Menaul School
When Troy Williamson came to Menaul School three years ago as the new Director of Institutional Advancement, the school had hit some hard times. The economy had made it more difficult for parents to send their children to the school, and enrollment was down.

“We’re a Presbyterian school, over 100 years old. There had been a drift away from our roots and we are trying to get back to them,” says Troy. “Now, we are seeing an increase every year in donations. This has happened because we changed who and how we are approaching things. The main thing I implemented was tracking where we are at in real numbers, as well as a more concentrated focus on a few of our most important constituencies:  parents, alumni and Presbyterian churches.”

“We had been using a popular donor database software, and its maintenance fees were outrageous. Then, two years ago we converted to FundRaiser, and it works well,” says Troy. The main way FundRaiser has helped is by tracking where the money is coming from. “Then you know who to cultivate, and can focus your attention where it will benefit you the most.”


Tracking constituencies

The constituencies the school tracks are

  • Parents
  • Alumni
  • Churches
  • Presbyterian Church USA
  • Board members
  • Foundations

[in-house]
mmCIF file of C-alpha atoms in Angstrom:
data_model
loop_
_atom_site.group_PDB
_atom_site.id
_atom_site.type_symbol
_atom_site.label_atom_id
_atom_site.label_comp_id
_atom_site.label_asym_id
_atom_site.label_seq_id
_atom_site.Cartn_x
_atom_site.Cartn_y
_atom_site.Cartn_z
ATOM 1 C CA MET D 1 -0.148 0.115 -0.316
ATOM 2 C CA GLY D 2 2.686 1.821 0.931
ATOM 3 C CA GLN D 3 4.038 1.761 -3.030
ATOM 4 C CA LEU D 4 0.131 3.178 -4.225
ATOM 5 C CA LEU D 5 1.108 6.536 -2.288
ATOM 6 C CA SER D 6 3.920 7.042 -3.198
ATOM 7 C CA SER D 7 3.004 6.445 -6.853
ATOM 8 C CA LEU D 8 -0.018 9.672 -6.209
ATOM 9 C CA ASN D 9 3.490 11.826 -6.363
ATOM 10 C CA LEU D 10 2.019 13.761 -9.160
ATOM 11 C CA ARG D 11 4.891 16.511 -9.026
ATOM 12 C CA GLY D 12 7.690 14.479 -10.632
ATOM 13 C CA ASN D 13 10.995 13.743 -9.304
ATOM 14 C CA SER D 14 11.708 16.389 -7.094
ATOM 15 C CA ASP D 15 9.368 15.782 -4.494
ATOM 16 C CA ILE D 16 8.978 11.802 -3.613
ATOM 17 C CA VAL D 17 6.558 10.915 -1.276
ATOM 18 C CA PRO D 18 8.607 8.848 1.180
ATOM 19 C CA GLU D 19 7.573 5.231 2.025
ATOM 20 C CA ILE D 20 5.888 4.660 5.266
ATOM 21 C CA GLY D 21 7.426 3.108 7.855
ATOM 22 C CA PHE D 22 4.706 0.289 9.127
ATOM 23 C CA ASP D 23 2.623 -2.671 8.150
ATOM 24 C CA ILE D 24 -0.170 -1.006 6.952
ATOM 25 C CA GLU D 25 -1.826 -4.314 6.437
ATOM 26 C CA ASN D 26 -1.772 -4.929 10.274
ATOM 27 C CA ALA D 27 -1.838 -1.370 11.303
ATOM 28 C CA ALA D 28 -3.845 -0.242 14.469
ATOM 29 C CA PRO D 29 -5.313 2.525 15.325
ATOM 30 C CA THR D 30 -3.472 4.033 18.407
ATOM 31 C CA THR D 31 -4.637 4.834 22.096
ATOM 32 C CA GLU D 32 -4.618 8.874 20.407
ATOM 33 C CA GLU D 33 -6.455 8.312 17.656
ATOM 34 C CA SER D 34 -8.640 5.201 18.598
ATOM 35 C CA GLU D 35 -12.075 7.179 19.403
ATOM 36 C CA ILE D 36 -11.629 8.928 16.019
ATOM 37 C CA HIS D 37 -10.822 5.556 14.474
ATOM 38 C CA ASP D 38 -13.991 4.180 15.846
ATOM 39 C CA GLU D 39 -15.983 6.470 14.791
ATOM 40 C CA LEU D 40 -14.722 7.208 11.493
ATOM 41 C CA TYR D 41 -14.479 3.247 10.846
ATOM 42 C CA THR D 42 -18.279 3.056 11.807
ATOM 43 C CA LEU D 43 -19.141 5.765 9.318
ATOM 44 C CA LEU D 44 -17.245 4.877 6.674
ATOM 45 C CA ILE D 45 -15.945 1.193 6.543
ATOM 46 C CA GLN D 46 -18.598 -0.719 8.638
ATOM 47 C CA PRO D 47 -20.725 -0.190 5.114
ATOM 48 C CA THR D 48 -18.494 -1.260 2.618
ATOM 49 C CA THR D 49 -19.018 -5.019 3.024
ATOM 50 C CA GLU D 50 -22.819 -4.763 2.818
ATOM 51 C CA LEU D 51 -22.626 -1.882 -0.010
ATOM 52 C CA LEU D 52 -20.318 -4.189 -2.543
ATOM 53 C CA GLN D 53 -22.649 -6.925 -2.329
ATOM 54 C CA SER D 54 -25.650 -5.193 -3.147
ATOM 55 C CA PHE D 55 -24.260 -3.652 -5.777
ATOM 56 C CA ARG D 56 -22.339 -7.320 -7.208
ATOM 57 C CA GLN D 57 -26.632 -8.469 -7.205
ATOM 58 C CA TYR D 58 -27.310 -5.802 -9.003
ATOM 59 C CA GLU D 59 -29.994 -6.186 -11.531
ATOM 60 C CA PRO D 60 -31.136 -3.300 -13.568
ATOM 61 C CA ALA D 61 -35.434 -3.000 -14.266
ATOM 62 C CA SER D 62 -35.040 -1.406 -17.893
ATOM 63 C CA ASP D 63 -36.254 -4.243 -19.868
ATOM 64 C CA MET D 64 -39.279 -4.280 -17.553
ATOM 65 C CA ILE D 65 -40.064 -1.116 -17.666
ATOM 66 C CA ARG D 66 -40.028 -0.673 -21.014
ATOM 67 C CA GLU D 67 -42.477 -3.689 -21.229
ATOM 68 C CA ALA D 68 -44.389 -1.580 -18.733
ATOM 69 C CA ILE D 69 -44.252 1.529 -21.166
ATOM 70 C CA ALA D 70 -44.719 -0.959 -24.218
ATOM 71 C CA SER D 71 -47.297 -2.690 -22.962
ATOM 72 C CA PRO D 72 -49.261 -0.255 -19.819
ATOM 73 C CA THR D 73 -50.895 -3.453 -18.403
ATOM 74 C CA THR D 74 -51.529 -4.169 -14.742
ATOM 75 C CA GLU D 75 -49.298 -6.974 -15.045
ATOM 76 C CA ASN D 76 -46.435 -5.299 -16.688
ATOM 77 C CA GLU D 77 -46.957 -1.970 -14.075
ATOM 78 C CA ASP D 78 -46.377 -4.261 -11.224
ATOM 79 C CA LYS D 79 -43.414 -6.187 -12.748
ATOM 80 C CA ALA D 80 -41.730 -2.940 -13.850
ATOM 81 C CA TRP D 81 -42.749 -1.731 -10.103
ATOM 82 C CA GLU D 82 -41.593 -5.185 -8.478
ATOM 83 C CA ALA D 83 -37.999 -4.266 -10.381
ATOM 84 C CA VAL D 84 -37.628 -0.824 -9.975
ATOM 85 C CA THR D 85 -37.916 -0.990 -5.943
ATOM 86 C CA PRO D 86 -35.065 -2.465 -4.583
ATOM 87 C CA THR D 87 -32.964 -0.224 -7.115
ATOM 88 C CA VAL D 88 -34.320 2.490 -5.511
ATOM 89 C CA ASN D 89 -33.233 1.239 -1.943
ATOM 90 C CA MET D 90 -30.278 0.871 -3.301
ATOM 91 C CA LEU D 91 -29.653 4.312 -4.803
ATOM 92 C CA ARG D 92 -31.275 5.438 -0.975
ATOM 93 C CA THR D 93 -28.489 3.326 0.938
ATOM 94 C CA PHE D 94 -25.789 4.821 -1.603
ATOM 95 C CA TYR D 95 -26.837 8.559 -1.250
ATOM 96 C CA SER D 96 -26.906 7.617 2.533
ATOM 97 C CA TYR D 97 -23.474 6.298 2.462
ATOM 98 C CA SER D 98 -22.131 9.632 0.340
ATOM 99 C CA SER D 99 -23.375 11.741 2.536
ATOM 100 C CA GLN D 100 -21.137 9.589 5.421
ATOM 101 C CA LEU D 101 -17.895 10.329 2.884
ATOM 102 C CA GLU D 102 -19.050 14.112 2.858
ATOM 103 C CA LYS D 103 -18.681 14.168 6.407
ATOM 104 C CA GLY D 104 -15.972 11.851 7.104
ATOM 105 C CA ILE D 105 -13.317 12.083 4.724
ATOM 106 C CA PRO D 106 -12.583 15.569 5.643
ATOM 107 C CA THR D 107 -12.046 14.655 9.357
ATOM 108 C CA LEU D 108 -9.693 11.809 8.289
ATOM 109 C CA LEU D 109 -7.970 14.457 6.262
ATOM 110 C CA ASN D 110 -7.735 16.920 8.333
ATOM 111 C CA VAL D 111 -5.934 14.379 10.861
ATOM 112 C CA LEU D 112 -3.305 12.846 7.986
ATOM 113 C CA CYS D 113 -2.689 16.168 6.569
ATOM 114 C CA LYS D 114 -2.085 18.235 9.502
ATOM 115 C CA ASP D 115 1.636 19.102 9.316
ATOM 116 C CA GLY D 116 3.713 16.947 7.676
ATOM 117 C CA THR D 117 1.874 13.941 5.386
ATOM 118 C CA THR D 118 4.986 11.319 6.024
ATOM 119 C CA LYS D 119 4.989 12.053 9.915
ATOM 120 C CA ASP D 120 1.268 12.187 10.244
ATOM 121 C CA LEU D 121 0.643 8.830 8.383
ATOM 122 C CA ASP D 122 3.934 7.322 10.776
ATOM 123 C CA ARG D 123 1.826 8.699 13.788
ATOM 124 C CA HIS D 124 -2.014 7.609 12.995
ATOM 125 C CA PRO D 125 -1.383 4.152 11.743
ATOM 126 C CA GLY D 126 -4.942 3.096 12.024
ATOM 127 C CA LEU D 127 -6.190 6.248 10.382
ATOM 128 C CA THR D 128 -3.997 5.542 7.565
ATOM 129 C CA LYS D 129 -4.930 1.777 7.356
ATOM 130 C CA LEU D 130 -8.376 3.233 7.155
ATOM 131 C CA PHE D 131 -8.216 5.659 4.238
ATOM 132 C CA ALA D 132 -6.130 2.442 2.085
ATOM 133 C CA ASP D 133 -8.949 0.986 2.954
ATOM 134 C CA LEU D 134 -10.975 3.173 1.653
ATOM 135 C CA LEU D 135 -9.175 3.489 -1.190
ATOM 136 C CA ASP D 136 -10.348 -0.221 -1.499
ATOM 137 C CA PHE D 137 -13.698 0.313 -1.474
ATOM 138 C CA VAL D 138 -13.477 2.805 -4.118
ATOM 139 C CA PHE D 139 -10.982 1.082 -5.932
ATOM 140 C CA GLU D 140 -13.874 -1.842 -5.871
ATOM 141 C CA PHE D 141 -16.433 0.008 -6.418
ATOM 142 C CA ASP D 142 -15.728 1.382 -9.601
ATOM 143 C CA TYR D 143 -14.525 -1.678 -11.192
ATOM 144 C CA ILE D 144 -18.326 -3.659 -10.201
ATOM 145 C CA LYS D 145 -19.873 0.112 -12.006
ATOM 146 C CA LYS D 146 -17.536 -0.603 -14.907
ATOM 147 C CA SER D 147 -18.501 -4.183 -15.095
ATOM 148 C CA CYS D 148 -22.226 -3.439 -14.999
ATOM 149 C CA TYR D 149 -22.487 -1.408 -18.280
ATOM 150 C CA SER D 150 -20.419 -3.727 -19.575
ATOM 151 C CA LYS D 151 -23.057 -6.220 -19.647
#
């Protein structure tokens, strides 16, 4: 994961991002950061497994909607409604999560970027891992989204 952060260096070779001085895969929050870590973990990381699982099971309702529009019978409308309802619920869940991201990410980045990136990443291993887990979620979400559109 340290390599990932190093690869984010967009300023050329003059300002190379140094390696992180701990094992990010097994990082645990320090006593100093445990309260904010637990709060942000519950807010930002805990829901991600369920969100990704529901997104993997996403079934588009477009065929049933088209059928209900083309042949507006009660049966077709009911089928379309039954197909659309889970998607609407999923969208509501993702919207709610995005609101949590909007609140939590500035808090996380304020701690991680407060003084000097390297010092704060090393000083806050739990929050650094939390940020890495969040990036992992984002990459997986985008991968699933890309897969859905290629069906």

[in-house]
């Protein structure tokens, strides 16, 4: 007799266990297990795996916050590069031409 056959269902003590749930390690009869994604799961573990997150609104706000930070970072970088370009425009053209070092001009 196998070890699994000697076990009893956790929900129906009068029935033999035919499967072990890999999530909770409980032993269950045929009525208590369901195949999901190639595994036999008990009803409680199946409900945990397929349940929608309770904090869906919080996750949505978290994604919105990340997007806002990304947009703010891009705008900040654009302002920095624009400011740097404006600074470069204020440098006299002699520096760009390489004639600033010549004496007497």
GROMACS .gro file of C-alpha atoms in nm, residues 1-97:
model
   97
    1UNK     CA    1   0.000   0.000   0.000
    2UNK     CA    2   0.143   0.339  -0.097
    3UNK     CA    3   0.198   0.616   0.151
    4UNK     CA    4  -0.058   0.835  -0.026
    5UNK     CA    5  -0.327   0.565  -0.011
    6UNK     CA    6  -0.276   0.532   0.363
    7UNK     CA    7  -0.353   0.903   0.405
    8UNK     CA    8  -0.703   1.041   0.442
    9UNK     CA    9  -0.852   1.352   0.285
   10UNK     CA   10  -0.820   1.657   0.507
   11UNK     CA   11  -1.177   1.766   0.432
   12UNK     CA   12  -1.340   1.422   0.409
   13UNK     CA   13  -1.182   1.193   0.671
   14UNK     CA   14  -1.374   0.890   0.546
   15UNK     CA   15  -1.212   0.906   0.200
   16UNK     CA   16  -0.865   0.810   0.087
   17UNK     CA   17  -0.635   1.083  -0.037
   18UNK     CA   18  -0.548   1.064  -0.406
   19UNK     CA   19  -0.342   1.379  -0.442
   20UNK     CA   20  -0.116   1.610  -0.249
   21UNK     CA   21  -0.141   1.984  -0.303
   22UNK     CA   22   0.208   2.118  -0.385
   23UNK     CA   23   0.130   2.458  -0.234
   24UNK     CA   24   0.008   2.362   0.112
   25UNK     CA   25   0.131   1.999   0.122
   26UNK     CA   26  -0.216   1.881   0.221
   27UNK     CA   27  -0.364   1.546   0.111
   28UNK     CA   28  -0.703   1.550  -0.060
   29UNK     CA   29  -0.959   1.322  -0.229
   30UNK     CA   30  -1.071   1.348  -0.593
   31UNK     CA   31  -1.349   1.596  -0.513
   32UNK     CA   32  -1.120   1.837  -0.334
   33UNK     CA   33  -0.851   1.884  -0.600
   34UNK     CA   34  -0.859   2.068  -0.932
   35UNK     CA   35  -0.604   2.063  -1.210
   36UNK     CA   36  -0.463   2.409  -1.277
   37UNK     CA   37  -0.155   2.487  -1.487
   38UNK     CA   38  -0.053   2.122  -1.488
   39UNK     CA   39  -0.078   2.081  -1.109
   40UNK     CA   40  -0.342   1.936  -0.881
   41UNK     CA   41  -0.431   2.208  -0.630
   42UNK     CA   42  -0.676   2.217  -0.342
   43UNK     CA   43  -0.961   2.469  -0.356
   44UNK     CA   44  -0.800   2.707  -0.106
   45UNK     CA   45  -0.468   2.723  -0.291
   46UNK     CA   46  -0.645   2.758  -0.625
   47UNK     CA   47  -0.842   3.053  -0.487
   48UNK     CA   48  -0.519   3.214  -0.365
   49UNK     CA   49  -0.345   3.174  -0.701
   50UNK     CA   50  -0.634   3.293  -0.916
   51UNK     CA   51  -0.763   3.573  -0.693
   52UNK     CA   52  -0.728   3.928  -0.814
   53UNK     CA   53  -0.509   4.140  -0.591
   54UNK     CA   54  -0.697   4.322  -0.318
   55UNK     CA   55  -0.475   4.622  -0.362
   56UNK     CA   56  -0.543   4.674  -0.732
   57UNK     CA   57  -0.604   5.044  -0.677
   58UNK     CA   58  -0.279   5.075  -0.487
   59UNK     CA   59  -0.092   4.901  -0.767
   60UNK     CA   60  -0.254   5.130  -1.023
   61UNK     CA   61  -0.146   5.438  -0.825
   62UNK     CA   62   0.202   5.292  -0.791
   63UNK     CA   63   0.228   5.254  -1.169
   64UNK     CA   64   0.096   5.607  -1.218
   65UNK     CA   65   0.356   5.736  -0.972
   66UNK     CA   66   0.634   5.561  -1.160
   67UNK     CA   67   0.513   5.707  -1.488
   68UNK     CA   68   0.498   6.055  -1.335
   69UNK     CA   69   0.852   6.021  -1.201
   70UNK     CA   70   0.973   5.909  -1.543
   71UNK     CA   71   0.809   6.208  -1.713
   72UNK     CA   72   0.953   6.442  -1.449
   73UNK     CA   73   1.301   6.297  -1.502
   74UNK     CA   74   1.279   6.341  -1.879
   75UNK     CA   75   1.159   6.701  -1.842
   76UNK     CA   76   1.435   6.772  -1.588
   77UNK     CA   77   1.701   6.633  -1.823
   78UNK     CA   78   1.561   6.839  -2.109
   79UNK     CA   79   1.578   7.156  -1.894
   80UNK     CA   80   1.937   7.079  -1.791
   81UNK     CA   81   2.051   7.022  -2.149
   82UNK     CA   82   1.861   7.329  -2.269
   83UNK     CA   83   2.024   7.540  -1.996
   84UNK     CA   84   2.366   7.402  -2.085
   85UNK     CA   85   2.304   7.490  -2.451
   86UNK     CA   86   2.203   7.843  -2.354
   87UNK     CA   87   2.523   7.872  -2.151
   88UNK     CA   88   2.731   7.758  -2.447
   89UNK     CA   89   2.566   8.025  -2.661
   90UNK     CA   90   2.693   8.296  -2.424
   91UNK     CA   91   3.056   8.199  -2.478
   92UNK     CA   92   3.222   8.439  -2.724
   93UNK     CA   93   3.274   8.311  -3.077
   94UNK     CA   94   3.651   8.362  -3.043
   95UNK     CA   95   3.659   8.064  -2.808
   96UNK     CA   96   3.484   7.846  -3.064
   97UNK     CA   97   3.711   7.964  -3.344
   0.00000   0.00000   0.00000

• Grandparents

In tracking these, Troy has learned that parents are the school’s most significant donors followed by alumni and churches. As a result the fundraising team has focused more attention on these groups.

“The head of the school is a great fundraiser. Lately, we’ve been bringing small groups of parents into his office for coffee parties and telling them what needs to happen and how it happens,” says Troy. The parents are responding with increased donations.

Establishing a good relationship for in-person meetings

For the in-person meetings, two features in FundRaiser are particularly important:  relationship tracking and the notes section.

“We use the relationship feature, in particular as relates to alumni. It lets me know who knows who. I almost always go to the relationship section to find out who a person is related to before we do a face-to-face meeting. I may have met their brother, sister or daughter and then I can mention that connection. It creates a place to start,” says Troy.

Other helpful features for working with specific constituencies

Using tracking features in FundRaiser, Troy has also discovered that some classes of alumni consistently donate more than others. This also helps the school development team to focus attention where it will be of most benefit.

For working with the many hundreds of churches listed in the database, a simple sorting feature in the search function of FundRaiser saves time. “It helps with the issue of having 100 first Presbyterian Churches of _____. I locate them by the place name, such as Columbia, Missouri.”

Reports play a key role in fundraising success

“The Advancement Committee tracks where we are with donations. We generate donation reports on a monthly basis. Every month, I report on

  • total donations
  • different classes of donations
  • donations by group, such as board members, parents
  • unrestricted and restricted gifts